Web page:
When he passed away, my mother, my three younger brothers, and I left Aleppo and took refuge in Turkey. Just like these children, I managed to smile. I, too, should keep my chin up and stay strong.” These are words of Ahed Abdullah, a 26-year-old Syrian refugee who teaches Taekwondo classes to young refugee children at the Al Farah Center in Gaziantep.
In 2015, one year after she came to Turkey, she started working as a volunteer while she was taking Turkish language courses at the center. Two years later, she became an activity support personnel and Taekwondo instructor at the same center. She couldn’t complete her education in English Literacy in Syria because of the war, but she is very happy to be teaching children and showing up strong for them.
Evidence shows that when children are supported and encouraged by caring adults, with access to spaces and services attentive to their needs, they have the potential to break long-standing cycles of poverty, discrimination and violence. With the support of UNICEF and with generous funding from the United States government, ASAM’s Al Farah Centers throughout Turkey provide children and young people with these safe spaces and the services they need to adapt to their new circumstances and reach their full potential. Among many services for children, such as counseling, life skills training, Turkish and English lessons, the Al Farah Center in Gaziantep also offers Taekwondo lessons to refugee children, so they can grow stronger both physically and mentally in a fun and safe environment.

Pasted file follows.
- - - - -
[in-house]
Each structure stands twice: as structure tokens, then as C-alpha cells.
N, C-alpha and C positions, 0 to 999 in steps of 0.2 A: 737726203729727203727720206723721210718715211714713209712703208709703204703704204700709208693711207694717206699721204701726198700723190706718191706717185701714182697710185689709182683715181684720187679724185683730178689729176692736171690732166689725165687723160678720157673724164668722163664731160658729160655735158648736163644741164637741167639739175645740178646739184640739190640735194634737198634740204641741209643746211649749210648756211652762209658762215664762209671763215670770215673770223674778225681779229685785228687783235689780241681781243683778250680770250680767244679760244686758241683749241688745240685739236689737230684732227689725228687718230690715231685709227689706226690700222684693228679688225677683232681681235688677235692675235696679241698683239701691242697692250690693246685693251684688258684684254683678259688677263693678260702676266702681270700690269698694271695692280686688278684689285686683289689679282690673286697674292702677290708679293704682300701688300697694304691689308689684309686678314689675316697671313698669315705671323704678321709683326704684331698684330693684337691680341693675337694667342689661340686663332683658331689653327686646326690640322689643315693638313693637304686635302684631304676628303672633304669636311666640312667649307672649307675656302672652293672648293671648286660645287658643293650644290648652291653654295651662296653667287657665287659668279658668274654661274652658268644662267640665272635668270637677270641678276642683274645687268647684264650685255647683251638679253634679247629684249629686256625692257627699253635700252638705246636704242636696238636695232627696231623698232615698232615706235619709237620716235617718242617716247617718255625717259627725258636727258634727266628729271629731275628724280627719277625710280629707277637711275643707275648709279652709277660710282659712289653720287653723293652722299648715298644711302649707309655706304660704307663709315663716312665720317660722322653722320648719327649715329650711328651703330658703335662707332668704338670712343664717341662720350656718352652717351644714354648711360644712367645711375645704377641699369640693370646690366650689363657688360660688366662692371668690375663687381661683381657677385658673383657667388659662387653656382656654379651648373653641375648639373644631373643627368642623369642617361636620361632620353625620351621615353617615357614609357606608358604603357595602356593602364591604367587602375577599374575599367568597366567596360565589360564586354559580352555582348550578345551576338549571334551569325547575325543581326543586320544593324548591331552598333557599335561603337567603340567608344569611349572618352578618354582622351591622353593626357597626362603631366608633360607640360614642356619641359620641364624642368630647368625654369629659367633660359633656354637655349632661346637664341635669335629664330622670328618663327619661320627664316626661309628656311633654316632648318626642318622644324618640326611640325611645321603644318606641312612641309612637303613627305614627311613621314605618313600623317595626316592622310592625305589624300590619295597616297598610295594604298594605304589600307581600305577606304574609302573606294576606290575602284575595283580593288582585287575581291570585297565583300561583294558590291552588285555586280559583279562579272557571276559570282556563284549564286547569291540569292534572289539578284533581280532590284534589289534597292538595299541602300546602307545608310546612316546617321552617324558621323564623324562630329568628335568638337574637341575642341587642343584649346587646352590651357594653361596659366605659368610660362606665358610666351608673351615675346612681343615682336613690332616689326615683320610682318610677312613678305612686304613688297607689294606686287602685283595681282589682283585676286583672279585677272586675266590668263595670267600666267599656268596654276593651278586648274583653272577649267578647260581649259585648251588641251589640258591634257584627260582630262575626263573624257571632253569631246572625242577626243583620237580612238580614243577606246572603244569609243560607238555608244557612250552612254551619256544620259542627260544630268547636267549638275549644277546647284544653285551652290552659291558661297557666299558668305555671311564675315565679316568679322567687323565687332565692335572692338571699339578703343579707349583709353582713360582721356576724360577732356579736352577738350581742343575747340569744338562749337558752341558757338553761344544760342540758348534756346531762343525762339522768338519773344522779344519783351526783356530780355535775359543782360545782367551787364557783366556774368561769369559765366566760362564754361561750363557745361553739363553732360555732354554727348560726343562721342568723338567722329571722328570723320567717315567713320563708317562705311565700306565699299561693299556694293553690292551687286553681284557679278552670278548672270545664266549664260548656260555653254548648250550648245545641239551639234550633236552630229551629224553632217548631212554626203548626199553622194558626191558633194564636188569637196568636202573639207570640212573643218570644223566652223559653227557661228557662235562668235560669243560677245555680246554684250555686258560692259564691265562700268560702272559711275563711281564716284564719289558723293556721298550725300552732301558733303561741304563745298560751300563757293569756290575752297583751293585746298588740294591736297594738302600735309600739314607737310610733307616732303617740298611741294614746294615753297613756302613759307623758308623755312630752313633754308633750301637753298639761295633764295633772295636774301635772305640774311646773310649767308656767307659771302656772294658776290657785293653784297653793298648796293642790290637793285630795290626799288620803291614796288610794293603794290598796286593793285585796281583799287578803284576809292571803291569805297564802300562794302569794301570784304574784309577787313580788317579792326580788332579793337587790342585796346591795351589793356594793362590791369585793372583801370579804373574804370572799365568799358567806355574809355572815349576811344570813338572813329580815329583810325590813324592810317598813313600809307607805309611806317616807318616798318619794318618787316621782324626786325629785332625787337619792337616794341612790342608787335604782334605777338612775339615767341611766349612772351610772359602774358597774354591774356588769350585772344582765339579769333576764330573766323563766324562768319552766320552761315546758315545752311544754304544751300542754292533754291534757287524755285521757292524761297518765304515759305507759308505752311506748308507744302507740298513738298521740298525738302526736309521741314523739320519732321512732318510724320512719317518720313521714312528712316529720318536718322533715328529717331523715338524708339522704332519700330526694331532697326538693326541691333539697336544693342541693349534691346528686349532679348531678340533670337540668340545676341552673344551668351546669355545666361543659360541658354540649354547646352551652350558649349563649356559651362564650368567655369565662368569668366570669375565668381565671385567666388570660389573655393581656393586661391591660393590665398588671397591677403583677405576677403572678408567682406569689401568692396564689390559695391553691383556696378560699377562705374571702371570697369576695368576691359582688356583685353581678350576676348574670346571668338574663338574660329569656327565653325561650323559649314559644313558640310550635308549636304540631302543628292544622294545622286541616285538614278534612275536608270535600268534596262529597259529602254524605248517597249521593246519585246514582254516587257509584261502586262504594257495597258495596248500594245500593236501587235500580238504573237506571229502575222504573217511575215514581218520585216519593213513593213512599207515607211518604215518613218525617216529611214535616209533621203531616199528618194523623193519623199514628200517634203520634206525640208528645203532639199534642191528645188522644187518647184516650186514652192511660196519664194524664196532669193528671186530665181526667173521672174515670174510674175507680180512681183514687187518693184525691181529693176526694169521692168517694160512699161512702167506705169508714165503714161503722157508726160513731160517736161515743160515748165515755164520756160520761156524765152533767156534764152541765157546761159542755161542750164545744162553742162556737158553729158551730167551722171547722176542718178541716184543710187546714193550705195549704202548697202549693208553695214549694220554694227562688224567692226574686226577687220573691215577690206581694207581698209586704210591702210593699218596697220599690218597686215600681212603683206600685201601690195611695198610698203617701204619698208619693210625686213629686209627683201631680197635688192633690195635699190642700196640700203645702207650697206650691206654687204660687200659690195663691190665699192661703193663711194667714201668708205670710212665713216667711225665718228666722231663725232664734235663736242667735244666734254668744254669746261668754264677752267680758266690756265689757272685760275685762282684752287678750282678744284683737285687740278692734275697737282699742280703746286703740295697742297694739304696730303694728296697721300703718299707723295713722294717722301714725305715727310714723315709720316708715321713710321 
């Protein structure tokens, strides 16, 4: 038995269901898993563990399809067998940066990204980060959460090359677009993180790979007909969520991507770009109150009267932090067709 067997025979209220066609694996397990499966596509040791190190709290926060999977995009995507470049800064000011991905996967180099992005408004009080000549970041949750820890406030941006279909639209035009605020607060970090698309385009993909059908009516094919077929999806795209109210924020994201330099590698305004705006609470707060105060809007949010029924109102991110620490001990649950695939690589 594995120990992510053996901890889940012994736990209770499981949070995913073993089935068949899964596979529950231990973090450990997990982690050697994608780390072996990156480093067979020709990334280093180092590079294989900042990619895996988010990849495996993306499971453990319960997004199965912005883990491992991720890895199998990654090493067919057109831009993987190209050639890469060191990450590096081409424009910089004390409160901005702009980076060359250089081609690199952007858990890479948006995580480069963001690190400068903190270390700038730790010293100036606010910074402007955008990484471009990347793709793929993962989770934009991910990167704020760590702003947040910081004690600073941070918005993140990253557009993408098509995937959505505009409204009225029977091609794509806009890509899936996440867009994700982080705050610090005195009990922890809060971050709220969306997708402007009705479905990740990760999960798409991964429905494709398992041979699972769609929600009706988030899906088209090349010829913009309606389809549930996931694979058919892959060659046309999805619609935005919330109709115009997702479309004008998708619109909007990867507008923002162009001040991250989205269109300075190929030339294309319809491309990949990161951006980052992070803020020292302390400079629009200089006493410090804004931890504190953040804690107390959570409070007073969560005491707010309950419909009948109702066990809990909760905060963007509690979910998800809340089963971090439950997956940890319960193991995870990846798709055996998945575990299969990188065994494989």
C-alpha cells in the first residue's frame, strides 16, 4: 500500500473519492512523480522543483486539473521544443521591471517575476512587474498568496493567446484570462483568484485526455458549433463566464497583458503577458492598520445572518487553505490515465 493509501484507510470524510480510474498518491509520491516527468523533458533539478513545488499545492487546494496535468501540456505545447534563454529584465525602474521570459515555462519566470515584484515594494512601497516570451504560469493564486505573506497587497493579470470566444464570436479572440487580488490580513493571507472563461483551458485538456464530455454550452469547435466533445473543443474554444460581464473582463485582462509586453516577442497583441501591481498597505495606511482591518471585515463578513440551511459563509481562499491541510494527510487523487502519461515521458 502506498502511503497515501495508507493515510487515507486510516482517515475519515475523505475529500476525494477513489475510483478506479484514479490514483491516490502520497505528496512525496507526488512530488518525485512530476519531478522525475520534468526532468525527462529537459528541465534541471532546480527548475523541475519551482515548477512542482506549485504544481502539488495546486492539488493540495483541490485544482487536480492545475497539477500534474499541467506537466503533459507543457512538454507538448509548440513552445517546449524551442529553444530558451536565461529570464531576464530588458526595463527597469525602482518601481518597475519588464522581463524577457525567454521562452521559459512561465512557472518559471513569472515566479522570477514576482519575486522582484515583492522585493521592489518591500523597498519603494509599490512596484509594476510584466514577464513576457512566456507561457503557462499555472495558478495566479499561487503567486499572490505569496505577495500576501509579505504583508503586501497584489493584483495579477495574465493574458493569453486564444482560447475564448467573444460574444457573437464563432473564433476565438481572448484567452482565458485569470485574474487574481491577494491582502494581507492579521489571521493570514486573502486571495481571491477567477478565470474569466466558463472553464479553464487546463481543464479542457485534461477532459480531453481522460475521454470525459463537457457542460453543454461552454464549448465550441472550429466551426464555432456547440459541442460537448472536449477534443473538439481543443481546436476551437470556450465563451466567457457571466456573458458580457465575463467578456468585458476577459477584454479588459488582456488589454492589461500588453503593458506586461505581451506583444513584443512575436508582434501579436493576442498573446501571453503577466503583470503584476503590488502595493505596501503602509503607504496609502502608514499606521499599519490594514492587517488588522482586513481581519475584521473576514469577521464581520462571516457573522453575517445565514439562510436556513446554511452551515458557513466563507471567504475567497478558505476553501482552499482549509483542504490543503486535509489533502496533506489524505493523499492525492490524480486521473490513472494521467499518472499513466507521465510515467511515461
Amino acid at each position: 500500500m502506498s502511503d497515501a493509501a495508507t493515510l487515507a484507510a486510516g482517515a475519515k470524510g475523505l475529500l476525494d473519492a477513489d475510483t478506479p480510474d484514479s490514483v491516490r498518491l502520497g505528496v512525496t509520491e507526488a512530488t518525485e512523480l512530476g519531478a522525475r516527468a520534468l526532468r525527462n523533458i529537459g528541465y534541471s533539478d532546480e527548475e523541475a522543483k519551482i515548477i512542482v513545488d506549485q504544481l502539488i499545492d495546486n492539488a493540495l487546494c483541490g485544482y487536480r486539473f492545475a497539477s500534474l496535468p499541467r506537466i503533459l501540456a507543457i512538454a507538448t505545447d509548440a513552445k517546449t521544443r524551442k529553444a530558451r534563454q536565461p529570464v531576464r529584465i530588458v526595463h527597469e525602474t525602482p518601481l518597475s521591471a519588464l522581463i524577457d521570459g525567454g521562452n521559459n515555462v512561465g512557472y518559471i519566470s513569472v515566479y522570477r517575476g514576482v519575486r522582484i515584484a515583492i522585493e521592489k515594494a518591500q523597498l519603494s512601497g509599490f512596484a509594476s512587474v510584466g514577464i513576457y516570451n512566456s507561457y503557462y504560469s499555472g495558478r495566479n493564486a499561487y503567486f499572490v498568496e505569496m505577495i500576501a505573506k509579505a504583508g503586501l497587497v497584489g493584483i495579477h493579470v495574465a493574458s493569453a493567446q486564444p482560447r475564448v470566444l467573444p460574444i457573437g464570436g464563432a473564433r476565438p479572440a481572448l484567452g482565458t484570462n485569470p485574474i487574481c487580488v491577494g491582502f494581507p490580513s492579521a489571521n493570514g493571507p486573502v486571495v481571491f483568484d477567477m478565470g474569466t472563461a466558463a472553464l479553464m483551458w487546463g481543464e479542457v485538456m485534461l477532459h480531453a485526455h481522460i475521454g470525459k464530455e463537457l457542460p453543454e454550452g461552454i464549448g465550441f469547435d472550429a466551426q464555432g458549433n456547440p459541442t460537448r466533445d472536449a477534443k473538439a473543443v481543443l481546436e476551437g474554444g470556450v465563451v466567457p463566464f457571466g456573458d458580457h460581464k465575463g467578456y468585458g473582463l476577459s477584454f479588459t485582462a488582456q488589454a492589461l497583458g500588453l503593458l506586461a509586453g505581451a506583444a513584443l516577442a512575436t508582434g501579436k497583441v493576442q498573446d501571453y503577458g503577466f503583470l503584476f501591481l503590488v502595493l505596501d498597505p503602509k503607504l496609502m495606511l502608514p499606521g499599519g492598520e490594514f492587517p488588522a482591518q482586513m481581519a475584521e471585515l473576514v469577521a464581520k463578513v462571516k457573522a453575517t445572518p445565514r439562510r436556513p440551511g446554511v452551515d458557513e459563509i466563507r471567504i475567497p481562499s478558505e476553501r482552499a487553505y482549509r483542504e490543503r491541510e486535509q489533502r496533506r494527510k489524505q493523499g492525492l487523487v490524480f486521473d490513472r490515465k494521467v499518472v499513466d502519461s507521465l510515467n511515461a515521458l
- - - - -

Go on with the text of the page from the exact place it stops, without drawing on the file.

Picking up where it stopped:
Building Resilience Through Taekwondo
Ahed’s passion for Taekwondo started when she was a young girl. It was not common in her culture for girls to practice such sports but she managed to learn it through movies first and practiced at home with her brothers. When she came to Turkey, she started taking Taekwondo lessons at a small gym. “I researched where I can learn it. When I found a small sports center in my neighborhood I was very happy. Taekwondo helped me build my resilience, I can keep smiling because of it. I am so excited to teach it now. I have a red belt and 30 students who are eager to learn every day.”